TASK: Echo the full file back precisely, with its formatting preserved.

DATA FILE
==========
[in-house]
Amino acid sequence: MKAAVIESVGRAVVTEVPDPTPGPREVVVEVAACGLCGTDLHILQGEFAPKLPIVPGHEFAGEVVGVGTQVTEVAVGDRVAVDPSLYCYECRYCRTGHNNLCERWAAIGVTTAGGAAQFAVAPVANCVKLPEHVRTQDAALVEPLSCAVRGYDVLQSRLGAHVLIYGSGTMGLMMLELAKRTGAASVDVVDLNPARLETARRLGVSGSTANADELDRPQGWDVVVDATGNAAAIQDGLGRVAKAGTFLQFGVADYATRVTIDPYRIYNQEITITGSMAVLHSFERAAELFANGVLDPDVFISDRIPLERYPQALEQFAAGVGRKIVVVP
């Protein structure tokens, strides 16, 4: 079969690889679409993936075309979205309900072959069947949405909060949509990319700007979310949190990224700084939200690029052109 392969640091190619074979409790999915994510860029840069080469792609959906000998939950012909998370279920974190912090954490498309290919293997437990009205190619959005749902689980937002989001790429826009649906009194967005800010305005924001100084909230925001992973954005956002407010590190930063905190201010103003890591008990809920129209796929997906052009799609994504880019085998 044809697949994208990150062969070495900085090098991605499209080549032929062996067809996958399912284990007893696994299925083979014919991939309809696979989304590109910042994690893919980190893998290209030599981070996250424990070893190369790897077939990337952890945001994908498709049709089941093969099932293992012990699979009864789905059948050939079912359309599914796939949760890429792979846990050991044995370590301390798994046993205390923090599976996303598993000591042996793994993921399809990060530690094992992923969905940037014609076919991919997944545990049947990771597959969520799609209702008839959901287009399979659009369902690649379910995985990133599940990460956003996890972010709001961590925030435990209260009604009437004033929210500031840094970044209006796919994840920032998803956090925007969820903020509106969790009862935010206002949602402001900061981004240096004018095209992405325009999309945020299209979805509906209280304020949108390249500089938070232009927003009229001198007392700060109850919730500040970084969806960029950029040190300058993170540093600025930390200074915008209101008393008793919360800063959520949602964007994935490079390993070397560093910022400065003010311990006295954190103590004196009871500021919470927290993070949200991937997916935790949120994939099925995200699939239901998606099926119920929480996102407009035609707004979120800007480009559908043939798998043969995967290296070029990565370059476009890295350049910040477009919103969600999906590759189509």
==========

[in-house]
Amino acid sequence: MKAAVIESVGRAVVTEVPDPTPGPREVVVEVAACGLCGTDLHILQGEFAPKLPIVPGHEFAGEVVGVGTQVTEVAVGDRVAVDPSLYCYECRYCRTGHNNLCERWAAIGVTTAGGAAQFAVAPVANCVKLPEHVRTQDAALVEPLSCAVRGYDVLQSRLGAHVLIYGSGTMGLMMLELAKRTGAASVDVVDLNPARLETARRLGVSGSTANADELDRPQGWDVVVDATGNAAAIQDGLGRVAKAGTFLQFGVADYATRVTIDPYRIYNQEITITGSMAVLHSFERAAELFANGVLDPDVFISDRIPLERYPQALEQFAAGVGRKIVVVP
């Protein structure tokens, strides 16, 4: 079969690889679409993936075309979205309900072959069947949405909060949509990319700007979310949190990224700084939200690029052109 392969640091190619074979409790999915994510860029840069080469792609959906000998939950012909998370279920974190912090954490498309290919293997437990009205190619959005749902689980937002989001790429826009649906009194967005800010305005924001100084909230925001992973954005956002407010590190930063905190201010103003890591008990809920129209796929997906052009799609994504880019085998 044809697949994208990150062969070495900085090098991605499209080549032929062996067809996958399912284990007893696994299925083979014919991939309809696979989304590109910042994690893919980190893998290209030599981070996250424990070893190369790897077939990337952890945001994908498709049709089941093969099932293992012990699979009864789905059948050939079912359309599914796939949760890429792979846990050991044995370590301390798994046993205390923090599976996303598993000591042996793994993921399809990060530690094992992923969905940037014609076919991919997944545990049947990771597959969520799609209702008839959901287009399979659009369902690649379910995985990133599940990460956003996890972010709001961590925030435990209260009604009437004033929210500031840094970044209006796919994840920032998803956090925007969820903020509106969790009862935010206002949602402001900061981004240096004018095209992405325009999309945020299209979805509906209280304020949108390249500089938070232009927003009229001198007392700060109850919730500040970084969806960029950029040190300058993170540093600025930390200074915008209101008393008793919360800063959520949602964007994935490079390993070397560093910022400065003010311990006295954190103590004196009871500021919470927290993070949200991937997916935790949120994939099925995200699939239901998606099926119920929480996102407009035609707004979120800007480009559908043939798998043969995967290296070029990565370059476009890295350049910040477009919103969600999906590759189509």